Many parents are concerned about the multiple (400+) points of data that the New York State Education Department wants to collect on each student in their Statewide Longitudinal Data System* being created and managed by inBloom. Others might wonder “What’s the big deal? Why are parents so concerned?”
Here is a photo taken from a Pearson marketing video that might explain just a little bit of the concern.
I am not good at judging ages so I can’t tell how old this boy is but the concept that a computer program can determine what his college major and/or career should be causes me great concern. I started college convinced that I was going to get a double major in math and biology with a secondary education teaching certificate. I graduated with a degree in computer science (still in 4 years mind you!) Even if teachers and guidance counselors are contributing to the date being used, how is a parent to know with confidence that some colleges are not being more heavily favored because they have some ‘special arrangement’ with the vendor providing the software?
Here is the full video (photo is taken from about the 5:20 mark):
My daughter thought the tables that were giant computer screens where the students worked were really cool. I was chilled by the ‘attendance’ being taken as the students walked through the school door! Was there retina scanning going on or were the tablets each student was carrying being scanned? The students collaborating on the train might be neat but what about students like me who get carsick if I try to read at all in a moving vehicle and what kind of wifi access are the students using on the train? I sure hope they have been thoroughly briefed by the school on what is safe to share via ‘public networks’ versus ‘home networks’ (ie secure networks).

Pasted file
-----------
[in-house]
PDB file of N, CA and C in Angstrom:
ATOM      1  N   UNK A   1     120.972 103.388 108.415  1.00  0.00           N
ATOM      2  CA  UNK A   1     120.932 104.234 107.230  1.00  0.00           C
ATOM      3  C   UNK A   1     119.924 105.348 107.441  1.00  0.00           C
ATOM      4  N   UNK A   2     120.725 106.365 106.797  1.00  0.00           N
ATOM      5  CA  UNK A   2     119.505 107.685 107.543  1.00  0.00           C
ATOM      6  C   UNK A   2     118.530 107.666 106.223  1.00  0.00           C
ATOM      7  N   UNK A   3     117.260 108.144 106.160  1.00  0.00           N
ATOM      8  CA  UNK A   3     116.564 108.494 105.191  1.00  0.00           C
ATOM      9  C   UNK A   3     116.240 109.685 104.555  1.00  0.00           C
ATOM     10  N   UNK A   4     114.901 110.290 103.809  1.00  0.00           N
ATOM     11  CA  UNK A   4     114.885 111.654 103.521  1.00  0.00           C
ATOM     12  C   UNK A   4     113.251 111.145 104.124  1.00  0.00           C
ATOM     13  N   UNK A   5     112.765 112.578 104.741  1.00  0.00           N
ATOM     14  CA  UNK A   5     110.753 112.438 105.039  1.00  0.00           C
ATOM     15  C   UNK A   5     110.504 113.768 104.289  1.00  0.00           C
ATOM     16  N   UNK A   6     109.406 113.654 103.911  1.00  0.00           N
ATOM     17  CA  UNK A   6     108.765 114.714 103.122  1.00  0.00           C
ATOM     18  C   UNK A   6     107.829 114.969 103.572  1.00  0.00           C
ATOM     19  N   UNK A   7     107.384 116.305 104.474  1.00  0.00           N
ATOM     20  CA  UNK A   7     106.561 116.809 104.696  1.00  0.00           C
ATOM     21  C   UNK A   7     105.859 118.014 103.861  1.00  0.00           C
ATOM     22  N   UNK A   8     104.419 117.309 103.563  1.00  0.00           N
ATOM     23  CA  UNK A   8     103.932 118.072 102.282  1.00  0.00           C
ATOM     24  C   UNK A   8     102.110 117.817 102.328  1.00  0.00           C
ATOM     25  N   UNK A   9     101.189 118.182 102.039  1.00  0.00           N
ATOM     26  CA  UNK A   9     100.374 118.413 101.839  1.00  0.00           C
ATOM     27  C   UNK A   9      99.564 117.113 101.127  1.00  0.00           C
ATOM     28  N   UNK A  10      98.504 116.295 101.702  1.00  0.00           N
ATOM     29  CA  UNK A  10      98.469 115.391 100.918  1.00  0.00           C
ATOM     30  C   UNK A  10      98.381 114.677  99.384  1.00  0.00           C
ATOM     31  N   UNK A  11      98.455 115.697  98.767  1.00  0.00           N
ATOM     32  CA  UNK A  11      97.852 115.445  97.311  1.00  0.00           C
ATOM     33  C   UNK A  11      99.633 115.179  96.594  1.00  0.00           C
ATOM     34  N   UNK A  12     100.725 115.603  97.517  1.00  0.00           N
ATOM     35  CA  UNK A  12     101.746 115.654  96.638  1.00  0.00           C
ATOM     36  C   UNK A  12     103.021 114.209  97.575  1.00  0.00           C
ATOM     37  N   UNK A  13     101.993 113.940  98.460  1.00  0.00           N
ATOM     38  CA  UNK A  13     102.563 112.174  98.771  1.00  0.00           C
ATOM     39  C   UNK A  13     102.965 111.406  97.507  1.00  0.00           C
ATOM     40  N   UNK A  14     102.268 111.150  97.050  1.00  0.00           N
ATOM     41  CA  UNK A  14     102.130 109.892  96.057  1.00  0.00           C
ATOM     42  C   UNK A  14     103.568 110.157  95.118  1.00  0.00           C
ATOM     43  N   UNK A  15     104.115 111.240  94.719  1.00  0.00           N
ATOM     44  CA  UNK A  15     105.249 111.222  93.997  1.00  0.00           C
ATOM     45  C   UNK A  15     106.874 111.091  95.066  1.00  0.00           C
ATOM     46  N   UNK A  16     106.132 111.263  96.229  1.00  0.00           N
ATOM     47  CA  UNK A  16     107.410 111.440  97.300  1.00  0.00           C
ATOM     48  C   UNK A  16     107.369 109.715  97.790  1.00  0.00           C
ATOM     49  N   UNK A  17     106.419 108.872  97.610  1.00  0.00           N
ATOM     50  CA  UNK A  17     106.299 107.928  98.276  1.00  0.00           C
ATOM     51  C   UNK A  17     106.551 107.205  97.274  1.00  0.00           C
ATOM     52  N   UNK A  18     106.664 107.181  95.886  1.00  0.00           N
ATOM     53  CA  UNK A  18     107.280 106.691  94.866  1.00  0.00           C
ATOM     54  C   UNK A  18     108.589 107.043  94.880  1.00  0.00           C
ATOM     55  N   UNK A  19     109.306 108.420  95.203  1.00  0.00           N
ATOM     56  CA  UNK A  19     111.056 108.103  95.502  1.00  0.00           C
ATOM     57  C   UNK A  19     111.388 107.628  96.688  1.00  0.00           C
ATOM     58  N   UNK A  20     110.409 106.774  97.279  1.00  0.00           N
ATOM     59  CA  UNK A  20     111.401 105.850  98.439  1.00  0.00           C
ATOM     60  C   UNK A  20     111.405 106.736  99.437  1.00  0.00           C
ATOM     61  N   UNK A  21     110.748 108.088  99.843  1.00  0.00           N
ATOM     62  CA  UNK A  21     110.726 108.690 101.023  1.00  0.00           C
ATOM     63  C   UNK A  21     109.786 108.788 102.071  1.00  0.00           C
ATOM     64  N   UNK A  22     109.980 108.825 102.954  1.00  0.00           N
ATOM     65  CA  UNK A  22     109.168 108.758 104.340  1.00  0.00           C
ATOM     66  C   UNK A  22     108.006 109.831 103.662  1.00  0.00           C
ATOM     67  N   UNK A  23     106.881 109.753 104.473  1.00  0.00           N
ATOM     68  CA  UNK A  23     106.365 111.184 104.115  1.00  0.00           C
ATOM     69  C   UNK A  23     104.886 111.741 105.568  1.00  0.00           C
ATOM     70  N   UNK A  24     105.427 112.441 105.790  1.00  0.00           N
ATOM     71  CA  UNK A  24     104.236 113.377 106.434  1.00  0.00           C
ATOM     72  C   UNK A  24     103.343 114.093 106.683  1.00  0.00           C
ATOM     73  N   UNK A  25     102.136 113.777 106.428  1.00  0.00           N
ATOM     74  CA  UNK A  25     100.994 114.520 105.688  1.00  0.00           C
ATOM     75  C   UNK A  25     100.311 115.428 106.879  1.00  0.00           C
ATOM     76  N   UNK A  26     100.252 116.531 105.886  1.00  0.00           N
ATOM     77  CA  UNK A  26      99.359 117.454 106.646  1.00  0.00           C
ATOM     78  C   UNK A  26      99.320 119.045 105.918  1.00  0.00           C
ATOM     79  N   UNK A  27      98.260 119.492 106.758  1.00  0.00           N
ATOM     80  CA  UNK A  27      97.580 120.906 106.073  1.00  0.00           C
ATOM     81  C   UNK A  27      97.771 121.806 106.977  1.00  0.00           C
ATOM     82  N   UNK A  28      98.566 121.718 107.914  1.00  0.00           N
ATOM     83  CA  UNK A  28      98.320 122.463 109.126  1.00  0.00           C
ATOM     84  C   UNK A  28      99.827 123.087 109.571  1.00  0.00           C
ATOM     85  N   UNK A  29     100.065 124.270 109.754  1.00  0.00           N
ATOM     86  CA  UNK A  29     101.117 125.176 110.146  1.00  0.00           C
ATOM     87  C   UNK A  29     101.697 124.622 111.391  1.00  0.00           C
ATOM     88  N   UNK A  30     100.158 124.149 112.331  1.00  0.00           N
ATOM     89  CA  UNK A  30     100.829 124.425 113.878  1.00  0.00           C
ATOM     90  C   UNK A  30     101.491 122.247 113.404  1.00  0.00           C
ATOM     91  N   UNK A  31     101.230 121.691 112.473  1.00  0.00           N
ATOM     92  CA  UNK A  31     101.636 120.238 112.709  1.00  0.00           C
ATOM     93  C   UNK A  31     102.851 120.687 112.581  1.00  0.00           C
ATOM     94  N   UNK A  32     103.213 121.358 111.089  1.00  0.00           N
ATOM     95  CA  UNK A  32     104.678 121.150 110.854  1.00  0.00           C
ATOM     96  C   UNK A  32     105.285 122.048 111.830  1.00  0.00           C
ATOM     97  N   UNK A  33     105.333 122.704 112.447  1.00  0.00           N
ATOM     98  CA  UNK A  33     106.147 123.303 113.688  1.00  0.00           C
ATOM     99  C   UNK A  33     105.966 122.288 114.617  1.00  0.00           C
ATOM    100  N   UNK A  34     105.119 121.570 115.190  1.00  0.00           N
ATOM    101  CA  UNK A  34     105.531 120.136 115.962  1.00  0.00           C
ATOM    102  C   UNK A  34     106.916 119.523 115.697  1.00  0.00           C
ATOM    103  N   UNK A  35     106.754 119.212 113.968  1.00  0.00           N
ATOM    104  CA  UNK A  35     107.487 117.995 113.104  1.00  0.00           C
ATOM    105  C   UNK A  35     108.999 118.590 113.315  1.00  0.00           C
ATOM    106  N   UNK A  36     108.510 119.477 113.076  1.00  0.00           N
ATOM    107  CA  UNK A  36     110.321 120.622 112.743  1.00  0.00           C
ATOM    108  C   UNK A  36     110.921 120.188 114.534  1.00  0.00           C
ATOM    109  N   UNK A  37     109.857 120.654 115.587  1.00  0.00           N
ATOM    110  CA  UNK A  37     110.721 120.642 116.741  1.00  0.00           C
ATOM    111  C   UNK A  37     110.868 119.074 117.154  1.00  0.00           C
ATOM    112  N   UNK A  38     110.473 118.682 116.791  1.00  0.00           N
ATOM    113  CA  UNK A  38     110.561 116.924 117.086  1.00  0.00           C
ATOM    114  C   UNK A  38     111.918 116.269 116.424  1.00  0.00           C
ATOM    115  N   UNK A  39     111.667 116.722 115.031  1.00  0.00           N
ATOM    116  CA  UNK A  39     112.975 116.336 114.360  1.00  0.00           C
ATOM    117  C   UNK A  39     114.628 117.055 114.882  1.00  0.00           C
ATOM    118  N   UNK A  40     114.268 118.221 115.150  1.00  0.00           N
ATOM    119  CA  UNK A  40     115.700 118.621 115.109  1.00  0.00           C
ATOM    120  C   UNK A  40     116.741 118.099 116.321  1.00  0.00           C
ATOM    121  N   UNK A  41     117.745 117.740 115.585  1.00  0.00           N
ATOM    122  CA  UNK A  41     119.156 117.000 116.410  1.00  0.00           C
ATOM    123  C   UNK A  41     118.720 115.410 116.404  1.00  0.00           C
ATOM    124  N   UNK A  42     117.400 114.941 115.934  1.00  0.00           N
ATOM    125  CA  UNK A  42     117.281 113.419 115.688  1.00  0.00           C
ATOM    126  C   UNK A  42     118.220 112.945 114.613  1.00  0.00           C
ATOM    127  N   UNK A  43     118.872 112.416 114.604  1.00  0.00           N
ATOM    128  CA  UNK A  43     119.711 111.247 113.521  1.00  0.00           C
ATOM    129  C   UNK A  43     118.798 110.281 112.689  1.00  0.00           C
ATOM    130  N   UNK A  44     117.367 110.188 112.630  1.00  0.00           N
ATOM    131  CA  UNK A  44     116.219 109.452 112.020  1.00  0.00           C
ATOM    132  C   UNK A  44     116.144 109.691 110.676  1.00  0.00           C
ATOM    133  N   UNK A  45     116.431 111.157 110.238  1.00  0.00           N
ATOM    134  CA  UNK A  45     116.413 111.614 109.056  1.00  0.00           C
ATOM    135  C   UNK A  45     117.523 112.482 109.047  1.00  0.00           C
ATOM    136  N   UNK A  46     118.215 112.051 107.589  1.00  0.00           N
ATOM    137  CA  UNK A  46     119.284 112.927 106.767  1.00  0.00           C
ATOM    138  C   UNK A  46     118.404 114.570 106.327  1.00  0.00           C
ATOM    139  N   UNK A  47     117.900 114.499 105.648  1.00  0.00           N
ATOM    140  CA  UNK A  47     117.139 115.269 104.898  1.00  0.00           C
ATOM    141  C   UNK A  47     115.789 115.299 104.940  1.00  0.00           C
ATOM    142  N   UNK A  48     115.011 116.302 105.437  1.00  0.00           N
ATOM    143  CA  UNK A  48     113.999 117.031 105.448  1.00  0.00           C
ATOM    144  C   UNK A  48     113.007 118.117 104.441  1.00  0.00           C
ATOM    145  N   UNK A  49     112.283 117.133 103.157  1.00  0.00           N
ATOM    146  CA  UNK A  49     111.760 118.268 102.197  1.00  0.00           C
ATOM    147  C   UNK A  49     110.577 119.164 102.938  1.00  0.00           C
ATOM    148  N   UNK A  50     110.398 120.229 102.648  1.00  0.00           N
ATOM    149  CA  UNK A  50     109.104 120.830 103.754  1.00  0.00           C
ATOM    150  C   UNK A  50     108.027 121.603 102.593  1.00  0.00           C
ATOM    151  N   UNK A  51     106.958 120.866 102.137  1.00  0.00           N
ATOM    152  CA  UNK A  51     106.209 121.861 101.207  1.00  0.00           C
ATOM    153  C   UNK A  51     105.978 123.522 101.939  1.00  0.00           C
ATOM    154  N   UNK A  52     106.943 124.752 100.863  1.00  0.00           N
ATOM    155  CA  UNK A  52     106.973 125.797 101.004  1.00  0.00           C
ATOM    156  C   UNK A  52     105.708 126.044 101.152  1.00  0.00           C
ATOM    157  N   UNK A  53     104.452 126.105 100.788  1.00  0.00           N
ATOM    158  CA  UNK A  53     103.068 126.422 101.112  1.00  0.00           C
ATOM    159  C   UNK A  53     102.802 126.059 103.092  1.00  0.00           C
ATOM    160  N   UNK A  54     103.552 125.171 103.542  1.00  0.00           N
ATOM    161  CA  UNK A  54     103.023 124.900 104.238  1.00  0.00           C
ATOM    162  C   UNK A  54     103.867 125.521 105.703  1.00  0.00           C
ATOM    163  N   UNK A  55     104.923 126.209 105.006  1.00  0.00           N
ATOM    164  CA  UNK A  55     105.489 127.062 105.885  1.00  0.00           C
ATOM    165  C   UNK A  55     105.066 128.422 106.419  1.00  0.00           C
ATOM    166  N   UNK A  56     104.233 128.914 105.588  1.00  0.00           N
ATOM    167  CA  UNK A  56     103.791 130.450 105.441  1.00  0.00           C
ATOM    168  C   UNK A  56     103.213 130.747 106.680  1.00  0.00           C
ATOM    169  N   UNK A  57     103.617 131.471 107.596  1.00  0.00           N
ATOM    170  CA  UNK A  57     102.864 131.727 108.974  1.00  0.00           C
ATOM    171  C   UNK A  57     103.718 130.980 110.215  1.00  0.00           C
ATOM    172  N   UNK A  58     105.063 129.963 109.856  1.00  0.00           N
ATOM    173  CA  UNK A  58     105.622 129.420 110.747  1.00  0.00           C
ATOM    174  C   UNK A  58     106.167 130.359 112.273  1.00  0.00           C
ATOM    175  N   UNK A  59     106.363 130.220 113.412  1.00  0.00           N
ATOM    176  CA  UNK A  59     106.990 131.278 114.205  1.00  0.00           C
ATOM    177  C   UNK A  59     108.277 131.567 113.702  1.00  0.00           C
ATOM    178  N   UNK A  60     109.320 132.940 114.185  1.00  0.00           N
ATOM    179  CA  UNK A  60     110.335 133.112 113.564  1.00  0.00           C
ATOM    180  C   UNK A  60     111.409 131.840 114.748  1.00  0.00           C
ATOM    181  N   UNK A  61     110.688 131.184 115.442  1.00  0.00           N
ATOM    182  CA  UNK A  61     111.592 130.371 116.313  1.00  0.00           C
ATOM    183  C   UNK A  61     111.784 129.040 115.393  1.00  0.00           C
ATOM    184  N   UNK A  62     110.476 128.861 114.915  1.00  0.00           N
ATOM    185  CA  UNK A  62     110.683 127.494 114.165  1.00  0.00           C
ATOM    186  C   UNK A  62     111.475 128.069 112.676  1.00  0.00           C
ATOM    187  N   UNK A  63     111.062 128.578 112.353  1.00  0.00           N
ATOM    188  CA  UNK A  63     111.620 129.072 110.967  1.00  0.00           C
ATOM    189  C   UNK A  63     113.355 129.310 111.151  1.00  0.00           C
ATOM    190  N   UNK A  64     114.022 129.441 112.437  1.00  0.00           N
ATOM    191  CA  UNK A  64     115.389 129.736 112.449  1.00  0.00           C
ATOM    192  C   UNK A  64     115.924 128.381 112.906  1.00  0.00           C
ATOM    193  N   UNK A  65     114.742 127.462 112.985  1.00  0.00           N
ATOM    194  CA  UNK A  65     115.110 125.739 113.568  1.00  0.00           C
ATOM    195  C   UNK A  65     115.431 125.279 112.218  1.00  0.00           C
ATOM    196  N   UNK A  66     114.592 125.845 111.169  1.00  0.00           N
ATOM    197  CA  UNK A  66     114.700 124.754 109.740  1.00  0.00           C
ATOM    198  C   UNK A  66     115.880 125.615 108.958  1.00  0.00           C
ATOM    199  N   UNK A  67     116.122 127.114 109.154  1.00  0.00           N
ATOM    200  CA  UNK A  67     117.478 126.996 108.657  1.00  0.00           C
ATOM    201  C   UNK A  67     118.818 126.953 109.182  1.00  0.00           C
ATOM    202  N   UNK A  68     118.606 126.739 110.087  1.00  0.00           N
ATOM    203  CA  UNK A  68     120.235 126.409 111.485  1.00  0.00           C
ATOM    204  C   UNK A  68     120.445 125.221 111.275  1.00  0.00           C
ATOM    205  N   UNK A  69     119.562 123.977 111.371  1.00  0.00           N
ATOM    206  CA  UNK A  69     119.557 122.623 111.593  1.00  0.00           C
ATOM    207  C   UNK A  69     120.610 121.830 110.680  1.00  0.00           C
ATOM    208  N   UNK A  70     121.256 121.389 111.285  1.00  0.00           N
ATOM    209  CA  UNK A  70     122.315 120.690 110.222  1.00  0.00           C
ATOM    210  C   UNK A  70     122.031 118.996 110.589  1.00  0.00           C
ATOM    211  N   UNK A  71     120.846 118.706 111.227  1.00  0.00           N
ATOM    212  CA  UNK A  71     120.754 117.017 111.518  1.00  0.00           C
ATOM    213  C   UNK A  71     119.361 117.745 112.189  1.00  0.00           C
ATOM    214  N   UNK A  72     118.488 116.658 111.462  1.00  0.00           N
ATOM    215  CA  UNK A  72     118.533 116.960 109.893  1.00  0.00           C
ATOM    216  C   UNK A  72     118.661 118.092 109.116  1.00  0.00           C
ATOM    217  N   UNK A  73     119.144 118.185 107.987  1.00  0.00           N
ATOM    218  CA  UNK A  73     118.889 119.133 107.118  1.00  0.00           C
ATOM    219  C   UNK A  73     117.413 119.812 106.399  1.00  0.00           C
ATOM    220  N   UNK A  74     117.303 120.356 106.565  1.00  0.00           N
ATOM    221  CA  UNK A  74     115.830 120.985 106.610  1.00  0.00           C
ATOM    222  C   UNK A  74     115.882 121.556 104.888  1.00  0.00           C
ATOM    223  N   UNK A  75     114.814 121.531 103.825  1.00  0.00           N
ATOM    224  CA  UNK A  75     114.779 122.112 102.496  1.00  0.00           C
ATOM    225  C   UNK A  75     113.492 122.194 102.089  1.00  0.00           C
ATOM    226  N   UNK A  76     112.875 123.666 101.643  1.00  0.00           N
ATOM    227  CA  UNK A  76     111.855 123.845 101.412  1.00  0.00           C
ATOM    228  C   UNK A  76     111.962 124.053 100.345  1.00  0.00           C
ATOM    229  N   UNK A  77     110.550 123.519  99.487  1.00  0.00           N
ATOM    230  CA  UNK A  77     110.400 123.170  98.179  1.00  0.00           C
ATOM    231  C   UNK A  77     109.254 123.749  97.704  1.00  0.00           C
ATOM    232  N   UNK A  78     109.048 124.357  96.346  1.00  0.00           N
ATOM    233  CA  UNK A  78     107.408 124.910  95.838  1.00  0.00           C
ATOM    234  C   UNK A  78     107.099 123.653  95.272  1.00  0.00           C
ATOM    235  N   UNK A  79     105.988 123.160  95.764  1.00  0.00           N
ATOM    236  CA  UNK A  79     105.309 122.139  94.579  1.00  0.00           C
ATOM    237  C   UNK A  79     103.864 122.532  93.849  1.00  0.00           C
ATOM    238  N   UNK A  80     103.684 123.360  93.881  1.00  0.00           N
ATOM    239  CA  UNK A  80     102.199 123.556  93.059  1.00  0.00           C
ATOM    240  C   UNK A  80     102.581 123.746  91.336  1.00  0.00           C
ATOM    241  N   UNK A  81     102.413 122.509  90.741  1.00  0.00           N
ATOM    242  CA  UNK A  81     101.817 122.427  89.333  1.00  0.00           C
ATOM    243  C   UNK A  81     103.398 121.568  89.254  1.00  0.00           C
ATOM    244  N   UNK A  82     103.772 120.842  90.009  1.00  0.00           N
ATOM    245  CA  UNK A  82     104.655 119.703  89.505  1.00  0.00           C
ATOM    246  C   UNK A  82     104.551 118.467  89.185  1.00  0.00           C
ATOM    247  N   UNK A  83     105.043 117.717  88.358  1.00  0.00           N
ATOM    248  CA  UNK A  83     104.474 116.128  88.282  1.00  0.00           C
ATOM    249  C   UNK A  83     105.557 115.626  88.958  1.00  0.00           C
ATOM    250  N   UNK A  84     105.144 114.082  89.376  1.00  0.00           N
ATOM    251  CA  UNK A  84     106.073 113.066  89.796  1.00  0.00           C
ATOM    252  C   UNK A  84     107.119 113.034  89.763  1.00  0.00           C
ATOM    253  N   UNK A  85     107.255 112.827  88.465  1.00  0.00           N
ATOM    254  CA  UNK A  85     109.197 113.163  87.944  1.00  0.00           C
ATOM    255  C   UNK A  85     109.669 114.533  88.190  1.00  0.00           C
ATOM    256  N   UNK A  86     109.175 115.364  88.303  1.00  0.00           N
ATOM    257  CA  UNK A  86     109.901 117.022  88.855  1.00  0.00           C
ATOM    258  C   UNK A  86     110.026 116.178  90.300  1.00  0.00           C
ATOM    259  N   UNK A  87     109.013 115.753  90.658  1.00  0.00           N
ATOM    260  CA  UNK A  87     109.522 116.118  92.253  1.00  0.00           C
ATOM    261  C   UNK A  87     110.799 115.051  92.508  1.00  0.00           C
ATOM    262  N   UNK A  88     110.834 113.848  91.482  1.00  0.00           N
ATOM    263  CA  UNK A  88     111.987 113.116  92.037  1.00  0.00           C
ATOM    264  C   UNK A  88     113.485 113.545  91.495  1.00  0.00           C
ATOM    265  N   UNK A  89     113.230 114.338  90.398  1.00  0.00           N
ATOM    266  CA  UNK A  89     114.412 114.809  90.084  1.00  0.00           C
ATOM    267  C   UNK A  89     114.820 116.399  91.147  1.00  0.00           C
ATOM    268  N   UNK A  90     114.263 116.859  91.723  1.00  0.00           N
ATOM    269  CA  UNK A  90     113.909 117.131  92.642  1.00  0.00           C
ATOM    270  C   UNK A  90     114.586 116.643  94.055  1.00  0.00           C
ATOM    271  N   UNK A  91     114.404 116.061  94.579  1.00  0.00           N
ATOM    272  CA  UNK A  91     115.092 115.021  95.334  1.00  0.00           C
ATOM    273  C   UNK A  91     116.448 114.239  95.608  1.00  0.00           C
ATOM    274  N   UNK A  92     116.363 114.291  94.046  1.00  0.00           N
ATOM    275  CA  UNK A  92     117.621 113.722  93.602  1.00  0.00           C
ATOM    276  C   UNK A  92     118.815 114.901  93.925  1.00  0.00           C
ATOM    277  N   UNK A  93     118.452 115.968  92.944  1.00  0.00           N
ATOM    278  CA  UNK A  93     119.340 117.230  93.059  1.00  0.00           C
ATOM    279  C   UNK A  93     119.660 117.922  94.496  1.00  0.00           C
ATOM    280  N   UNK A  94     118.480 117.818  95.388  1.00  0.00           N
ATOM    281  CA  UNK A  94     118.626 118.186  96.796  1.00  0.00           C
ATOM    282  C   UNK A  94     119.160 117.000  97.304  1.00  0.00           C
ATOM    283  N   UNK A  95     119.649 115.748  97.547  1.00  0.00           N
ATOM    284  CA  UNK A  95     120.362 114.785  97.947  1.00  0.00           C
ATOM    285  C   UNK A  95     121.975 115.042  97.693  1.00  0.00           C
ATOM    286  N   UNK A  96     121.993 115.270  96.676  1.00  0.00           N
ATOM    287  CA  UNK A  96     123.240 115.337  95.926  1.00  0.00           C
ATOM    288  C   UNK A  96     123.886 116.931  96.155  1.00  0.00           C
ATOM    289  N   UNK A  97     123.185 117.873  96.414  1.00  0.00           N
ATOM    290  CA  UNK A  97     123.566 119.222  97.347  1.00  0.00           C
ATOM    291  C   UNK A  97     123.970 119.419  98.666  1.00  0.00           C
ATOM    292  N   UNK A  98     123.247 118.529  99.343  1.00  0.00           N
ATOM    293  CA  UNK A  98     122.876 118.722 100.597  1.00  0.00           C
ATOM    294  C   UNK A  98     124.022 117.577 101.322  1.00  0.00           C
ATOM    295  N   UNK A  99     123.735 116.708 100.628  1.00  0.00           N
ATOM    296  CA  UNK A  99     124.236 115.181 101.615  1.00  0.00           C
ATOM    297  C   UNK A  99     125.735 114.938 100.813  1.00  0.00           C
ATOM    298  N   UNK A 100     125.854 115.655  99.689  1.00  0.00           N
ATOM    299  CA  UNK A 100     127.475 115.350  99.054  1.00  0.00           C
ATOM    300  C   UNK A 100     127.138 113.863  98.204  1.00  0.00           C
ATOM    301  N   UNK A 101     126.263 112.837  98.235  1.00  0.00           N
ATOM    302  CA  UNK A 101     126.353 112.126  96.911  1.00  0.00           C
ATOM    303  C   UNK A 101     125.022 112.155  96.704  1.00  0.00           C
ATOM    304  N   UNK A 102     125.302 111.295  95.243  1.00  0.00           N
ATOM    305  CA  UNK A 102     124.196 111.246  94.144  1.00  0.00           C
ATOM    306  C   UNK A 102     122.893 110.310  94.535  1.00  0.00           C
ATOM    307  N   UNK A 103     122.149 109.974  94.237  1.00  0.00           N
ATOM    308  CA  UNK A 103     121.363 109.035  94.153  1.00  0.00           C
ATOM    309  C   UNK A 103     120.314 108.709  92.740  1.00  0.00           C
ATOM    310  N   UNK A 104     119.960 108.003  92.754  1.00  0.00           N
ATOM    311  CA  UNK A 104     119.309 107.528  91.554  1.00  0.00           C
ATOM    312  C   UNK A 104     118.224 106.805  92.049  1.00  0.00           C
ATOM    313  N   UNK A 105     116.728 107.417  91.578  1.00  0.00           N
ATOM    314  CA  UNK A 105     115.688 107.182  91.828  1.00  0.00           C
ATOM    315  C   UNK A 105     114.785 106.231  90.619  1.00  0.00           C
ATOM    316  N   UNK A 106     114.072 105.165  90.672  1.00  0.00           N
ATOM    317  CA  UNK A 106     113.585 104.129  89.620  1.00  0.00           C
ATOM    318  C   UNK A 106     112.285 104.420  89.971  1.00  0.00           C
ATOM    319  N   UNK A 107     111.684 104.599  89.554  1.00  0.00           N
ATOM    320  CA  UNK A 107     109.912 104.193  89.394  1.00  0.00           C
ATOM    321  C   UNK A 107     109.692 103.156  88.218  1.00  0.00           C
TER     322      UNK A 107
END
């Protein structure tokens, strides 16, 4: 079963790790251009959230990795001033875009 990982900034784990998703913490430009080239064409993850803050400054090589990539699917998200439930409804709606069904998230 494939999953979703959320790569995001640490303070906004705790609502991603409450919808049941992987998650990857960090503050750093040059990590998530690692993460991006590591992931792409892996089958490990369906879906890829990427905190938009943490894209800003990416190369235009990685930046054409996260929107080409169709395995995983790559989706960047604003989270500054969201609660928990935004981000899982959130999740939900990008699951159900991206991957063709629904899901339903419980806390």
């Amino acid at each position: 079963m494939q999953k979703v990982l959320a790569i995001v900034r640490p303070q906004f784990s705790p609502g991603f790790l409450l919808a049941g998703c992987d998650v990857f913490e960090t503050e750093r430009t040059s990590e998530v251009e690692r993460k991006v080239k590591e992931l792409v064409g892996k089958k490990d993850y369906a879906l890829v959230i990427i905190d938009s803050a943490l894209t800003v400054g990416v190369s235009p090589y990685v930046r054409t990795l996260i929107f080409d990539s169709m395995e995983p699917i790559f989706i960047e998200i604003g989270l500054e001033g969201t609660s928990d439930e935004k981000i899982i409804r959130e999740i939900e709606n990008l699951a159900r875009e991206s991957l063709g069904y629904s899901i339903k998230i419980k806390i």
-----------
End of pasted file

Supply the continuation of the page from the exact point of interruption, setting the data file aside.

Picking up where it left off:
We are told as parents that we need to limit the amount of screen time our children have – looks like this boy is living his entire life by/on the computer!
As a parent, what do you think of Pearson’s “Vision for Personalized & Connected Living” for your student(s)? Are you willing to allow the school district and New York State to provide the data on your child(ren) to make it happen? Please post your thoughts so we can find out what parents from all around the school district think on this important topic.
*Statewide Longitudinal Data System – The American Recovery and Reinvestment Act of 2009 (ARRA) included Race to the Top monies as part of the State Fiscal Stabilization Fund. As a requirement for applying for the Race to the Top money, states had to assure the federal Government that they would establish a Longitudinal Data System. The Federal Government defined the pieces of data, which would range from PreK through college (P-20) that the states had to include in the LDS as part of the America COMPETES Act. New York State submitted their application for stabilization funds in April 2009 signed by Governor Patterson and Commissioner Mills.
The EngageNY Portal is the interface teachers, students and families will use to access the SLDS data managed by inBloom.